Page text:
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So I basically have a form, consisting of several text fields. The user types into the fields as usual. But the user also has the option of double-tapping a text field, which presents a modal view controller, allowing the user to choose from a number of options relating to that field.

Can I somehow present the modal "over" the keyboard, such that when it is dismissed, the keyboard is still active for the field that had been first responder before I presented the modal?

Right now, the keyboard dismisses while the modal appears, and reappears as the modal is dismissed. It looks clunky to me, and distracting. Would love to streamline it, and reduce the amount of animation onscreen.

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+50

Edit: I've updated this answer for iOS 12 and Swift. The revised example project (containing new Swift and updated Objective-C implementations) is here.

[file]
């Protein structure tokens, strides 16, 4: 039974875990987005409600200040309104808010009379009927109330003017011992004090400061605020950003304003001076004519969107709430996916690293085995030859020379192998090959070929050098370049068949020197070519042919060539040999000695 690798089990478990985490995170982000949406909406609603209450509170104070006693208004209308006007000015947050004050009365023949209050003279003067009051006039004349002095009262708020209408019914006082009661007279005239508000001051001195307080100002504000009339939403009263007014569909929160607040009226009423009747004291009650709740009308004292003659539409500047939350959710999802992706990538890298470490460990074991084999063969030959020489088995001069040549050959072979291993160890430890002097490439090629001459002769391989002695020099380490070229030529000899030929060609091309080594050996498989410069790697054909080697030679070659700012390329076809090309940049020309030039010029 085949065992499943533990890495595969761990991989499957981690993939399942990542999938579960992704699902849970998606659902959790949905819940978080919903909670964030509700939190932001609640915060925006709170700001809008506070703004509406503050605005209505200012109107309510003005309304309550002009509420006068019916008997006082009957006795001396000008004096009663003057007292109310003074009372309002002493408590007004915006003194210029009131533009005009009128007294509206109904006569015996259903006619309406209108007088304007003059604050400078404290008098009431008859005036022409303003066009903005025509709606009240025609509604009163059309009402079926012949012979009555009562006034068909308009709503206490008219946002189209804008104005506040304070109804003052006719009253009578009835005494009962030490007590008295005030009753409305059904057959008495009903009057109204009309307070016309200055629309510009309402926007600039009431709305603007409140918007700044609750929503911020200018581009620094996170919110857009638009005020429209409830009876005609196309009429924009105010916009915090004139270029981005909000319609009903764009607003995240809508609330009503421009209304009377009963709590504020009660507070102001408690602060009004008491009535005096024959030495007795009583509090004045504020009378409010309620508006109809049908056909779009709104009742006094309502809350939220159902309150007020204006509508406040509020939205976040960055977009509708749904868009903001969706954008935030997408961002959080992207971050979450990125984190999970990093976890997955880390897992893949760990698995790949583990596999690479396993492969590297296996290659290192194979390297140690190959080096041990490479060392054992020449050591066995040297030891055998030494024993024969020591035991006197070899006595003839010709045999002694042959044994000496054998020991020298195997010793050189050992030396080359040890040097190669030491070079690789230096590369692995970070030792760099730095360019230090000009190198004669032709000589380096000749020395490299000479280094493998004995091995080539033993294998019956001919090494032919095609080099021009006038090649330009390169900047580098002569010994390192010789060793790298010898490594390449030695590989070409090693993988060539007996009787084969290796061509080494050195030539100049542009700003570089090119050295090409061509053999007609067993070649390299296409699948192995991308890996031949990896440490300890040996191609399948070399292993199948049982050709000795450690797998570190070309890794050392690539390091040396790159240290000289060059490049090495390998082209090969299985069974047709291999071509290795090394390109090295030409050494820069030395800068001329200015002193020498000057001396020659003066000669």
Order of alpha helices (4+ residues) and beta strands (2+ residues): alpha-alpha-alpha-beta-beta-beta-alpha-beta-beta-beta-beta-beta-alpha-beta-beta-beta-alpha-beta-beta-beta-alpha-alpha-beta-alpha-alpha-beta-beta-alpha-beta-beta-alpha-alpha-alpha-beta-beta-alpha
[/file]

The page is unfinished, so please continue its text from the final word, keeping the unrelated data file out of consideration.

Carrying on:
You can create a new UIWindow and place that over the default window while hiding the keyboard's window.


Animated example of overlaying a new UIWindow over the existing one


I have an example project on Github here, but the basic process is below.

  • Create a new UIViewController class for your modal view. I called mine OverlayViewController. Set up the corresponding view as you wish. Per your question you need to pass back some options, so I made a delegate protocol OverlayViewController and will make the primary window's root view controller (class ViewController) our delegate.
protocol OverlayViewControllerDelegate: class {
  func optionChosen(option: YourOptionsEnum)
}
  • Add some supporting properties to our original view controller.
class ViewController: UIViewController {
  /// The text field that responds to a double-tap.
  @IBOutlet private weak var firstField: UITextField!
  /// A simple label that shows we received a message back from the overlay.
  @IBOutlet private weak var label: UILabel!
  /// The window that will appear over our existing one.